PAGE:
Linda promised to hold down the fort while Tania attended the funeral, and she promptly sent off an email to everyone on the network's mailing list. Under the subject line "Very Sad News," she wrote: "I wanted to let everyone know that Tania Head's (chair/ president of the WTC Survivors' Network) brother Jay lost his battle to cancer last Wednesday. She is out in California with her family and
I am sure would appreciate everyone's prayers for her and her family. Godspeed—we love you, Tania!"
Well wishes poured into the network. Tania's survivor friends took the news hard. They hadn't even known her brother was ill, and they couldn't fathom why such a beautiful person had to endure so much loss. When Tania got back to New York a week later, she told Linda that her whole family had gathered for the service, and everyone took turns telling stories about Jay. People had flown in from Spain and England to pay their respects. It was a touching tribute, and she was happy to have been there, but she was glad to be back home in New
York, where she could lose herself in her work.
Tania quickly immersed herself in planning for the sixth anniversary, but her friends noticed something different about her. She was irritable and ornery almost all of the time, and she seemed to be trying to distance herself from the others. As always, Linda was on the receiving end of Tania's moods, and, as always, she tolerated the hurt that came with Tania's razor-sharp words. She worried that, between regurgitating September 11 during her therapy sessions, and now losing her brother, Tania was headed for a nervous breakdown.
In early September, her worry turned to panic.
Shortly after returning from California, Tania had told Linda that Merrill Lynch was arranging for her to meet with the families of eleven of her coworkers who'd died in the towers. Over the years, she had been besieged with requests to meet the families, and she'd always refused. She knew what they wanted—details about the last moments of their loved ones' lives—and she had always resolved that they didn't really want to know what she knew. Those images had
nearly destroyed her life, and she still couldn't get through a night without closing her eyes and seeing a charred or broken body. How could sharing those terrible memories possibly help them? But for some reason—maybe it was having recently lost her brother—this year she had agreed.
Tania said that the meeting was scheduled for the first Saturday in September at the St. Regis Hotel on Park Avenue. Linda was worried about the effect it would have on her friend. "Call me if you need me," she said. "Call me if you need anything at all." At ten thirty that morning, Linda's phone rang. Tania was on the other end, sobbing. Coming to the St. Regis had been a mistake, she said. She had barely made it into the room at the hotel when the family members started bombarding her with questions. The atmosphere felt almost ghoulish, and she'd started to panic and look for the way out. When she
wouldn't tell them what they wanted to know, they turned on her, yelling and screaming at her that she had no right to withhold what she knew.
"Linda, I need you!" she cried. "These people are so mean to me.
They're screaming at me. I need you to come right now."
"Stay right where you are," Linda said. "I'm on my way."
Linda flew out of her apartment. She hailed a cab and went directlyto the St. Regis, where she found Tania curled in a ball on the sidewalk outside the hotel.
"Oh my God!" she cried, leaping out of the taxi and running to her friend. Tania! Tania?"
Tania didn't seem to hear. She rocked back and forth, crying and shaking. "I tried to get them out," she wailed. "I tried to save them. I tried. Really I did. I didn't want them to die."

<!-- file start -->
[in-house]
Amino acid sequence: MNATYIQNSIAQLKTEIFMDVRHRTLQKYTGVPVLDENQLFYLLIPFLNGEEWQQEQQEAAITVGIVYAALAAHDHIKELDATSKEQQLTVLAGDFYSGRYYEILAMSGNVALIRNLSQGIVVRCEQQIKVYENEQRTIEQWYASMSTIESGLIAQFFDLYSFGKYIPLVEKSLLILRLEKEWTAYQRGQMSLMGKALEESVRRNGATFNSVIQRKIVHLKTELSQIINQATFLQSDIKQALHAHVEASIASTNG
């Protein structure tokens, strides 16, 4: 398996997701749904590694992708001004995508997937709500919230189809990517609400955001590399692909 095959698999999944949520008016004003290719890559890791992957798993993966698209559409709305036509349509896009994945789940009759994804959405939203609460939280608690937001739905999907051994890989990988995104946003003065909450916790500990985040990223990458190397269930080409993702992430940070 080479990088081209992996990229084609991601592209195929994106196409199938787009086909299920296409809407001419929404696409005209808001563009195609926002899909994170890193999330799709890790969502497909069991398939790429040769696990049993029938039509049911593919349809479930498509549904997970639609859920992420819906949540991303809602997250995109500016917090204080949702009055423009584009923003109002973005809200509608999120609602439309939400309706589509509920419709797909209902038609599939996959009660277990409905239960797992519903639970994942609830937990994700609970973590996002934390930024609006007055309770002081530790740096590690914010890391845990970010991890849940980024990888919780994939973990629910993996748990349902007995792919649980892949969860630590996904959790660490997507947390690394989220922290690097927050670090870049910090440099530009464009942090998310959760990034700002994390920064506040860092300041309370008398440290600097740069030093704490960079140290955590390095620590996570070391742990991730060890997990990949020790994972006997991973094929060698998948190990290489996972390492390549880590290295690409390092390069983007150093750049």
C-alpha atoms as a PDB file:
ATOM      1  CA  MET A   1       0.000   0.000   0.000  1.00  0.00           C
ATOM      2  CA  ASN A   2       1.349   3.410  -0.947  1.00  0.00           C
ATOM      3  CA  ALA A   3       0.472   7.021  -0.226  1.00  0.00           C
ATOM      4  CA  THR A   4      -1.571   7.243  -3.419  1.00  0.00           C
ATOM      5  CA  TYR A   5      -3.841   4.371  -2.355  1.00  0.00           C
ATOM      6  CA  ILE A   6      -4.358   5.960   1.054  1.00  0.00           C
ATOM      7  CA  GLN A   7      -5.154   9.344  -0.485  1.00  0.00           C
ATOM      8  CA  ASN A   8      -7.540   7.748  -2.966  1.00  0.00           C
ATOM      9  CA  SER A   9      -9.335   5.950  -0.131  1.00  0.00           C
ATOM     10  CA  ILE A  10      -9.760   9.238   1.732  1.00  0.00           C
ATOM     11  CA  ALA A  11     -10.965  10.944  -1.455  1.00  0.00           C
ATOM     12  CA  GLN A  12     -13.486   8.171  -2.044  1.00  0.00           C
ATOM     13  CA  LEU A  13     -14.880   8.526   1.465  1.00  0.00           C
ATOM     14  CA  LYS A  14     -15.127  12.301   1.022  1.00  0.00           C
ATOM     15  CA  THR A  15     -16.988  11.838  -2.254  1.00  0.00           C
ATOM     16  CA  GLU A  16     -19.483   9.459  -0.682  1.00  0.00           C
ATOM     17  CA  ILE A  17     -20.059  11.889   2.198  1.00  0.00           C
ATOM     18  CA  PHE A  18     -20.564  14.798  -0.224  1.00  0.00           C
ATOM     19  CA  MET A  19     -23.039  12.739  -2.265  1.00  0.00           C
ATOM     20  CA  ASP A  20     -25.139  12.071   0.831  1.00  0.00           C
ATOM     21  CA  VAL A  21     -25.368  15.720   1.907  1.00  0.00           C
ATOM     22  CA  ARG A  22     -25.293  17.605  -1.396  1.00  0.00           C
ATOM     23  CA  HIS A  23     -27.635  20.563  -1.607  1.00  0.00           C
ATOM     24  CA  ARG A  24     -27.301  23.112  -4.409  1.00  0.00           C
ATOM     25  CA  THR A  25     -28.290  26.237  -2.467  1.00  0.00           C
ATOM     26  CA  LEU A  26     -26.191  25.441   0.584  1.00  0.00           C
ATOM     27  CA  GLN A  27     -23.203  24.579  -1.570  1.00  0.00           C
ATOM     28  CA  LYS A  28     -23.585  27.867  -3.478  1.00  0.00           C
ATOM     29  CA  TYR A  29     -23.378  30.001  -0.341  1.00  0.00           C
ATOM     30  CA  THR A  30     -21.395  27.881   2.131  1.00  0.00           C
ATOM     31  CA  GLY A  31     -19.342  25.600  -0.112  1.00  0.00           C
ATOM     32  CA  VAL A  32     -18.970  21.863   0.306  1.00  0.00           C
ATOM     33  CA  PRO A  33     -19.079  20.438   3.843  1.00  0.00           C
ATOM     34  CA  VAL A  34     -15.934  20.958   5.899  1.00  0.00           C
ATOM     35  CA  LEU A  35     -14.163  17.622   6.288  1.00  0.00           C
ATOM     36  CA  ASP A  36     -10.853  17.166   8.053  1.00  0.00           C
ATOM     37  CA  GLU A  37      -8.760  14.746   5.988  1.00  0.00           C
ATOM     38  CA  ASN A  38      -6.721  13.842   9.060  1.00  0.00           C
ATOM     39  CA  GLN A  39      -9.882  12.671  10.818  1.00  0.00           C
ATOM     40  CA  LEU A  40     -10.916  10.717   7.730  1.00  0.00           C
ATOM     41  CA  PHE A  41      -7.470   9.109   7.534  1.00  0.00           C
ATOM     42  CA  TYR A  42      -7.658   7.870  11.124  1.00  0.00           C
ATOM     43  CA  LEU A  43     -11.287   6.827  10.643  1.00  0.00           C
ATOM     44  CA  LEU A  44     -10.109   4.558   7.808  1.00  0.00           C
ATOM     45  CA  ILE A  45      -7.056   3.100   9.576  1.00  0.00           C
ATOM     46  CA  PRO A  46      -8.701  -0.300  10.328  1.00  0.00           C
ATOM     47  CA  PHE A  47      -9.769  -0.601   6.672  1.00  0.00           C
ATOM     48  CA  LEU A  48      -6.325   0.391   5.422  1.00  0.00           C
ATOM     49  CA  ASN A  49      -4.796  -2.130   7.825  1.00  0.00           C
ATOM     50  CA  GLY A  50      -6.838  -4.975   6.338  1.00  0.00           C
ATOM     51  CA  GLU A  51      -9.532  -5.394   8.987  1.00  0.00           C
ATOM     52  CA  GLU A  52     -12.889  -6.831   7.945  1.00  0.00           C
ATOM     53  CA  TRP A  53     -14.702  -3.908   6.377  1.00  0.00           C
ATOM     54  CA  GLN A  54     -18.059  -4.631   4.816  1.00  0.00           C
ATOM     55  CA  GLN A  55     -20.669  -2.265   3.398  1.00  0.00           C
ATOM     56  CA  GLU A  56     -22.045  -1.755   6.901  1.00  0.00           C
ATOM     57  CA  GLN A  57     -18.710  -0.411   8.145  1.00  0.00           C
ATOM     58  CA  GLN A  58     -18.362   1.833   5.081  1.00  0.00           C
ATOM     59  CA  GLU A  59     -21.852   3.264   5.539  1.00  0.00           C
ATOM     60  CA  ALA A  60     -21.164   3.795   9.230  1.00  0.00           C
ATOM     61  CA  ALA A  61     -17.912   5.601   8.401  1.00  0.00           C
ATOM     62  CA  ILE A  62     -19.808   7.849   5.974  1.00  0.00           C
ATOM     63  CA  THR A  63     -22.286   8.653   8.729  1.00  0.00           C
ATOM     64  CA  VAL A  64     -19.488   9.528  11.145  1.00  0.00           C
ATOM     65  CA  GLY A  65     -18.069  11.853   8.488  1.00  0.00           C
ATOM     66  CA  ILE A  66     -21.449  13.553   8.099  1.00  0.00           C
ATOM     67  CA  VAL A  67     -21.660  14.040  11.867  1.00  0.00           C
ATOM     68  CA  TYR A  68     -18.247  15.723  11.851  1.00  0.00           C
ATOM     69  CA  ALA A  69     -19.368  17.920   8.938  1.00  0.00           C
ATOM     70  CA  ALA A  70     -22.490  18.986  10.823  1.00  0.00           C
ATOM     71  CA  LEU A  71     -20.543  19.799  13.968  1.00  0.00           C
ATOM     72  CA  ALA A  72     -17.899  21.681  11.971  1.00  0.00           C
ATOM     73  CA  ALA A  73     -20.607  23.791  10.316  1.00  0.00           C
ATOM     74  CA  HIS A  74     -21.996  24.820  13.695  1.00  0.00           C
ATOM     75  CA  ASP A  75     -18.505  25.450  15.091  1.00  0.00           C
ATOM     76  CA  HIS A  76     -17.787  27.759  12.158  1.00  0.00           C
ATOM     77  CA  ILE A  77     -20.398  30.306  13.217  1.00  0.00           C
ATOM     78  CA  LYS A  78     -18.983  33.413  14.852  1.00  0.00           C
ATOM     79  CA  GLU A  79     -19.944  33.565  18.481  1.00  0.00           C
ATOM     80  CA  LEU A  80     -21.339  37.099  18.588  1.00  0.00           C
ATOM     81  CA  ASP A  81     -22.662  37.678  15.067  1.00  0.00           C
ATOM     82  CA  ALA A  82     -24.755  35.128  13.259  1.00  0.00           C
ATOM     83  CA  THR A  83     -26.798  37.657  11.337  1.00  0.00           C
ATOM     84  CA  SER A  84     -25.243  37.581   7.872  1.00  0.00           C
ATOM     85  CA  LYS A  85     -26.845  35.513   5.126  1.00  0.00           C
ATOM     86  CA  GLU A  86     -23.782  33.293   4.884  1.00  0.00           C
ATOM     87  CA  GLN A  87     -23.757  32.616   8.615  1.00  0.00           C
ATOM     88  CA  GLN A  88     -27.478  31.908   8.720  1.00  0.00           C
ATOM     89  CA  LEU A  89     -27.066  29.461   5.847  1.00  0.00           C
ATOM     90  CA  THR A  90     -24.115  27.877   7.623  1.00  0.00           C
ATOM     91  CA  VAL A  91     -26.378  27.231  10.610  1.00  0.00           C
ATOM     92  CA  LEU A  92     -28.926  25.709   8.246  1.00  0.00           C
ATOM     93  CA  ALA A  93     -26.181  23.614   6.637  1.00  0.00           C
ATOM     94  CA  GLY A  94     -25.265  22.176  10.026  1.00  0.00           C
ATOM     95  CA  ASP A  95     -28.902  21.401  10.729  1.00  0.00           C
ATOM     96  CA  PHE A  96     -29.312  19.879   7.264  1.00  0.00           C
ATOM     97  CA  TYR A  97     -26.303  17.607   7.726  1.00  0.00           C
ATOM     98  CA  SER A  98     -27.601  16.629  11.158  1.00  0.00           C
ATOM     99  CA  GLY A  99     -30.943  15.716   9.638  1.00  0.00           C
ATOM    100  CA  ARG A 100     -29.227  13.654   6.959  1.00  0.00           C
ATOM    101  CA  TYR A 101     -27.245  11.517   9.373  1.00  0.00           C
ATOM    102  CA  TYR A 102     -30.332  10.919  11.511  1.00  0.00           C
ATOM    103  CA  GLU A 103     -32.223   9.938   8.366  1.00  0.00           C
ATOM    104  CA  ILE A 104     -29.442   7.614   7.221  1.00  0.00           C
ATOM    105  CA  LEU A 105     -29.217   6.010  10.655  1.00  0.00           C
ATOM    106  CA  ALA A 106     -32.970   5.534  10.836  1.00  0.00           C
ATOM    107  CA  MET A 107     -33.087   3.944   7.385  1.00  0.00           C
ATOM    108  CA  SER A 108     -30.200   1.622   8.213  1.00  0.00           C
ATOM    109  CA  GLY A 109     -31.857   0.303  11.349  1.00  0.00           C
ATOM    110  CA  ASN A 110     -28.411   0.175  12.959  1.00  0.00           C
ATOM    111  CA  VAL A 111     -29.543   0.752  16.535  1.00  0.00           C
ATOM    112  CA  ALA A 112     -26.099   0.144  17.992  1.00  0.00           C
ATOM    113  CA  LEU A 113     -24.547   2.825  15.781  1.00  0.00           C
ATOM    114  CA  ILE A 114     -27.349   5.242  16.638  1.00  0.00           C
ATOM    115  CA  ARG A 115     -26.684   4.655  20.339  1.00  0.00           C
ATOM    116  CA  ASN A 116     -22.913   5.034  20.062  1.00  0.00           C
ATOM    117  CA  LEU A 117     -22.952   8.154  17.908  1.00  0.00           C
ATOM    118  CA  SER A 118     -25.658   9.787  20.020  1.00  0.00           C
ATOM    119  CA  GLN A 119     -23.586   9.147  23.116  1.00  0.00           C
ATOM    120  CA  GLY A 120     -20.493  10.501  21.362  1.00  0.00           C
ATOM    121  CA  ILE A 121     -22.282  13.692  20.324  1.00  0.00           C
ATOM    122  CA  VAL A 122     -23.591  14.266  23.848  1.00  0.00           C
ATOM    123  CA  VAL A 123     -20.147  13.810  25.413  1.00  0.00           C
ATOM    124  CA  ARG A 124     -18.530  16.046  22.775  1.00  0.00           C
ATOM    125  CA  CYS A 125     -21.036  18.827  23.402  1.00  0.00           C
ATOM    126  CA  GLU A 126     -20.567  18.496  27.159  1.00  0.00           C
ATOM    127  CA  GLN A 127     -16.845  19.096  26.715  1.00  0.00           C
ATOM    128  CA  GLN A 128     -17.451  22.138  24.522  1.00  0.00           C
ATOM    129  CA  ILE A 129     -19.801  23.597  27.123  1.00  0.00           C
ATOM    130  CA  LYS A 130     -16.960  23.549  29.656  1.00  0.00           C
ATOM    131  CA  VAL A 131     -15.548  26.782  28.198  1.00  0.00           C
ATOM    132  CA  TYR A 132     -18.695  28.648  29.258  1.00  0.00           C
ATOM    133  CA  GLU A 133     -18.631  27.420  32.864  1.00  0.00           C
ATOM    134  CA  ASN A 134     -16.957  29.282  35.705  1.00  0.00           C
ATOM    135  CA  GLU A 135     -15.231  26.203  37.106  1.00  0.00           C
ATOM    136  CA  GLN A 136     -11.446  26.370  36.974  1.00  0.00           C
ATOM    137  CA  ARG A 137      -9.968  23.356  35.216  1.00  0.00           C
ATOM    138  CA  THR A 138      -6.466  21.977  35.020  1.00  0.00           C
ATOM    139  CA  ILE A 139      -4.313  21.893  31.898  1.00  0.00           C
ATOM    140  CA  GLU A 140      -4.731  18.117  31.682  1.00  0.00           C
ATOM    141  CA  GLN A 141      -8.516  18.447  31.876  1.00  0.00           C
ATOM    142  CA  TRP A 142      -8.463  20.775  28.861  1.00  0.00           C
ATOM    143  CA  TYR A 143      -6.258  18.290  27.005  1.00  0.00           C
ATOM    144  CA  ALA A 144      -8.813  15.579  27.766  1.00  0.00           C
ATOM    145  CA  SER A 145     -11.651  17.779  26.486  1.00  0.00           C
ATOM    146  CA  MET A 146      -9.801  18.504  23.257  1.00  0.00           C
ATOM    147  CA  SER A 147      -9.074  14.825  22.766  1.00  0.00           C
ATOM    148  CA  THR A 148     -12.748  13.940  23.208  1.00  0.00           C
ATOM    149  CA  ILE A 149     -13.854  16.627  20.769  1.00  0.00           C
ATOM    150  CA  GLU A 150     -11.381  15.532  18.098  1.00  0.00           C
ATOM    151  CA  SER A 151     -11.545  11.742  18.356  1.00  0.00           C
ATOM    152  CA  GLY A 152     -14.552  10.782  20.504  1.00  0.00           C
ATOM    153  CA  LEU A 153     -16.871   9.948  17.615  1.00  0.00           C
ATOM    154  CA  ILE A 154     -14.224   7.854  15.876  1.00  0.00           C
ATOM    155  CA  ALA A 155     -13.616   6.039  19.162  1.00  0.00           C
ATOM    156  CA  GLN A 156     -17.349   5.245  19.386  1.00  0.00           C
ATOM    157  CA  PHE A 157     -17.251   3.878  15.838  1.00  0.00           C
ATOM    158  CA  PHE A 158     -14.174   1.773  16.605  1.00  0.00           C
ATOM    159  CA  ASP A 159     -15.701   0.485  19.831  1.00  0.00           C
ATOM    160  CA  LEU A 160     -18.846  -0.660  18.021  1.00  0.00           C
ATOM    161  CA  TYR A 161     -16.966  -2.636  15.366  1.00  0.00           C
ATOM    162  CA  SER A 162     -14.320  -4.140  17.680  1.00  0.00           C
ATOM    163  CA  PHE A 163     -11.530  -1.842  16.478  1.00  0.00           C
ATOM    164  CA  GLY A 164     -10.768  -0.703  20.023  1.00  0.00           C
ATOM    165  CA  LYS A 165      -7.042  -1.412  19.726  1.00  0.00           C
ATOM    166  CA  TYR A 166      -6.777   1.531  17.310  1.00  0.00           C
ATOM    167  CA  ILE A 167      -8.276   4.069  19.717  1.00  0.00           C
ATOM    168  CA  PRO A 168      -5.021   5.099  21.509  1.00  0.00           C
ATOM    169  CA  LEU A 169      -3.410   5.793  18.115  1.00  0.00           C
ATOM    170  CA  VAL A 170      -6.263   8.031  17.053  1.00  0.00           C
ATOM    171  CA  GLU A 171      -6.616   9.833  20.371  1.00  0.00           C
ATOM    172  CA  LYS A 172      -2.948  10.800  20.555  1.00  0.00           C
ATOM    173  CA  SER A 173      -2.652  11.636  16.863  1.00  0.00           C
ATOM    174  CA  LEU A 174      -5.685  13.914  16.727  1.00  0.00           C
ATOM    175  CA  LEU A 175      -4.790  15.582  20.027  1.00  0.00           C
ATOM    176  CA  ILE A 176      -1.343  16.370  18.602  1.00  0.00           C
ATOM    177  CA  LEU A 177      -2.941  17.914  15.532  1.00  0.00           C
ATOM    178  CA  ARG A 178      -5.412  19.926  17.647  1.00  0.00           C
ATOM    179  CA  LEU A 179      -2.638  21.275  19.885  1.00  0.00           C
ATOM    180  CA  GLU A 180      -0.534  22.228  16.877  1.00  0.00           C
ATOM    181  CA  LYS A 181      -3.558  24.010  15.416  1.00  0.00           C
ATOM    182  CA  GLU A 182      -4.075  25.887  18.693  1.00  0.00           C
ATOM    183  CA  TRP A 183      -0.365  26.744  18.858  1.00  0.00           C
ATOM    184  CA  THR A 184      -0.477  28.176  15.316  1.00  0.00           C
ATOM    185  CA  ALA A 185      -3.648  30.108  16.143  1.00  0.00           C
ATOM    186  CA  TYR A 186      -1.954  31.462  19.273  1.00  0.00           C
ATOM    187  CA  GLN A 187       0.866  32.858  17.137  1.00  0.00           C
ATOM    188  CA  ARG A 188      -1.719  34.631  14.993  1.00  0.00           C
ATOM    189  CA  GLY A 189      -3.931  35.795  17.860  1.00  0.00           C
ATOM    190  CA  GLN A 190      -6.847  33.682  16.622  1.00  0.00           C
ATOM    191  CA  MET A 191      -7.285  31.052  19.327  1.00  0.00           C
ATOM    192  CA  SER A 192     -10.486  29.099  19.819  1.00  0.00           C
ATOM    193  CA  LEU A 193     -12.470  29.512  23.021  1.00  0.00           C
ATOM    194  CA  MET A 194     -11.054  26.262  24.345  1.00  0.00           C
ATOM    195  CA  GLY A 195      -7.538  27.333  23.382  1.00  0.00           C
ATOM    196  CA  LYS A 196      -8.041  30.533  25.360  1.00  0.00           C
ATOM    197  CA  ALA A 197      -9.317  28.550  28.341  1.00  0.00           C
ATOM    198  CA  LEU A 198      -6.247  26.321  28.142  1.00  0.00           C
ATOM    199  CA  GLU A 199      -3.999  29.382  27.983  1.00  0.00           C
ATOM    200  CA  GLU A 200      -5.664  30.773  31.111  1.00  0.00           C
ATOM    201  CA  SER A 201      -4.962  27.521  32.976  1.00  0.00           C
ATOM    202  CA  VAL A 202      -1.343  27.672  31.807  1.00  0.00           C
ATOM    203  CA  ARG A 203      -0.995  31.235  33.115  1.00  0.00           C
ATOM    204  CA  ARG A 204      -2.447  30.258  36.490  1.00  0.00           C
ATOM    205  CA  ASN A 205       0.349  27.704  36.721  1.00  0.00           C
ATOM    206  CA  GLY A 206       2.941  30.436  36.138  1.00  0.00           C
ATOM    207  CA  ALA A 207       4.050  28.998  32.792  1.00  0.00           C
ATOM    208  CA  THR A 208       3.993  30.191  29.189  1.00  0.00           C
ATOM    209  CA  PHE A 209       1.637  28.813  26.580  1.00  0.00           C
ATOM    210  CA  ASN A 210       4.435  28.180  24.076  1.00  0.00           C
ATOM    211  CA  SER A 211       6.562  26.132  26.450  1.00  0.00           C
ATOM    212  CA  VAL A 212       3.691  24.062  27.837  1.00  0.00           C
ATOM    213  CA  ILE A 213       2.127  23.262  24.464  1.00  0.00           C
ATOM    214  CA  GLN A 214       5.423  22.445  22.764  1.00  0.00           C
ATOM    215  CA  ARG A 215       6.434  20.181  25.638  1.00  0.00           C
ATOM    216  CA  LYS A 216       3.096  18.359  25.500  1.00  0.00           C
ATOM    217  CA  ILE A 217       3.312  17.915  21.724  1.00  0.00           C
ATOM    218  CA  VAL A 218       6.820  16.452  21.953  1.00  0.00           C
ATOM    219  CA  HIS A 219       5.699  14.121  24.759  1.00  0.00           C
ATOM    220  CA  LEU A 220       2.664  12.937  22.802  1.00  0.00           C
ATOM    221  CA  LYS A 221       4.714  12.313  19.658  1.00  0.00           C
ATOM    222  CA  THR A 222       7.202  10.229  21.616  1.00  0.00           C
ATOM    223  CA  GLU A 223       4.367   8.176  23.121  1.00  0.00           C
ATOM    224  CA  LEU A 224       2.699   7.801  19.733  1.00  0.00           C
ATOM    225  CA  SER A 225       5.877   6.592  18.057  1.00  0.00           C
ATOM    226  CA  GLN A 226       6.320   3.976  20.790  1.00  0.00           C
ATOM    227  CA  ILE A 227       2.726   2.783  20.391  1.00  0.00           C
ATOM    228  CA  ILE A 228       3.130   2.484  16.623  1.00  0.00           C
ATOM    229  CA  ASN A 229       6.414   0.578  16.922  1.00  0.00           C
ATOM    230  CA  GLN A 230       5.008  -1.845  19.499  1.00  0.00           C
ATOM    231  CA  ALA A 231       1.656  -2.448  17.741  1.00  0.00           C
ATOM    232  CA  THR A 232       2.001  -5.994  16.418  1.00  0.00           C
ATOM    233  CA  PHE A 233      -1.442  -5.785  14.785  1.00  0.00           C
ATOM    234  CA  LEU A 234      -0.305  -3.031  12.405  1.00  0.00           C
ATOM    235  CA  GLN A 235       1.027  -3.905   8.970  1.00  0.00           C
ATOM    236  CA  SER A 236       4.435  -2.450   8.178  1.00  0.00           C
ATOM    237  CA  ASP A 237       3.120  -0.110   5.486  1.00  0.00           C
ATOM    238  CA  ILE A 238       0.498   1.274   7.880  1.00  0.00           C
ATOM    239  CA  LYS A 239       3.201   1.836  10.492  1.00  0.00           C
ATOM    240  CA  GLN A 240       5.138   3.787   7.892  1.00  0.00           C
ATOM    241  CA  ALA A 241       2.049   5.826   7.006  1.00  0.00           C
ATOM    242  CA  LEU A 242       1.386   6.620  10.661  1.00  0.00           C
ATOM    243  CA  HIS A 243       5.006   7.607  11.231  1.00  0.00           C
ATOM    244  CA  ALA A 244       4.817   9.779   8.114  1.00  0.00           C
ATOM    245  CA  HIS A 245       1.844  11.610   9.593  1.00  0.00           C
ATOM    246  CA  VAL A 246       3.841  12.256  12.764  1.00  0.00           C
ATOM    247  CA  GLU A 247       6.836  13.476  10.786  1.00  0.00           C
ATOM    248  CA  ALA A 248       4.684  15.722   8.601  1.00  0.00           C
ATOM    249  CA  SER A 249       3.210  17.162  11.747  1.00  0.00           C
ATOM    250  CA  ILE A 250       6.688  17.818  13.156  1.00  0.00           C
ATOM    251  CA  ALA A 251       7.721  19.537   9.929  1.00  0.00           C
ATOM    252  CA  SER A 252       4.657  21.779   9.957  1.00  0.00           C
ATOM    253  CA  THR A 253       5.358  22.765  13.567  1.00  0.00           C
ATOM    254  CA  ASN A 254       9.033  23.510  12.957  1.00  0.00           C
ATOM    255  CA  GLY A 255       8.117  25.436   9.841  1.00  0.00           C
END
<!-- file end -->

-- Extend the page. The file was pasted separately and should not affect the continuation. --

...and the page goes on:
Linda was terrified. Tania was having flashbacks, just as she had during the flooding exercises. Linda pulled a wad of tissues from her purse and mopped Tania's forehead. She needed to get her inside, to get help. She took Tania's arm and gently coaxed her to her feet. Guiding her into the hotel lobby, she put her in a chair and marched to the front desk, demanding to know where the Merrill Lynch meeting was taking place. She was going to give those people a piece of her mind. How dare they treat her friend like that? Didn't they understand what she had been through?
The desk clerk looked baffled. "I don't know what you're talking about," he said. Before she had time to think of a retort, Linda saw Tania beckoning her. The poor woman looked desperate. Linda threw up her hands and went to her. "It's going to be okay, Tania," she said, speaking quietly and reassuringly. "No one can hurt you now. I'm here with you."
"I want to go to Dave," Tania said, her voice thin and wobbly.
Linda knew what that meant. During Tania's lowest moments, she often visited the Marsh & McLennan Memorial Wall outside the company headquarters in midtown. The glass wall was etched with the names of the 295 people the company lost on September 11. Tania would go there and sit on the granite bench and be with Dave. It always seemed to comfort her.
Linda took Tania's hand, and they walked the ten blocks to the memorial wall. They stood together in the plaza, and Tania brushed her hand over Dave's name. Before long, her tears stopped, and she seemed to be calming down. Linda stroked her friend's hair, knowing that Dave was bringing her peace.
"You can go home now, Linda," Tania said slowly. "I'm going to be all right."
Linda felt nauseous all the way home. When would enough ever be enough for her poor, tortured friend? she wondered. How could those people have been so mean to Tania? How could they have attacked her that way?
It was midafternoon when she finally got back to her apartment. Her telephone answering machine was blinking with a message. A reporter from the New York Times had called. They were doing a story on her friend, Tania Head, he said. Would she please give him a call?
From The Woman Who Wasn't There, by Robin Gaby Fisher and Angelo J. Guglielmo, Jr. Copyright 2012 by Robin Gaby Fisher and Angelo J. Guglielmo, Jr. Excerpted by permission of Touchstone, a division of Simon & Schuster, Inc.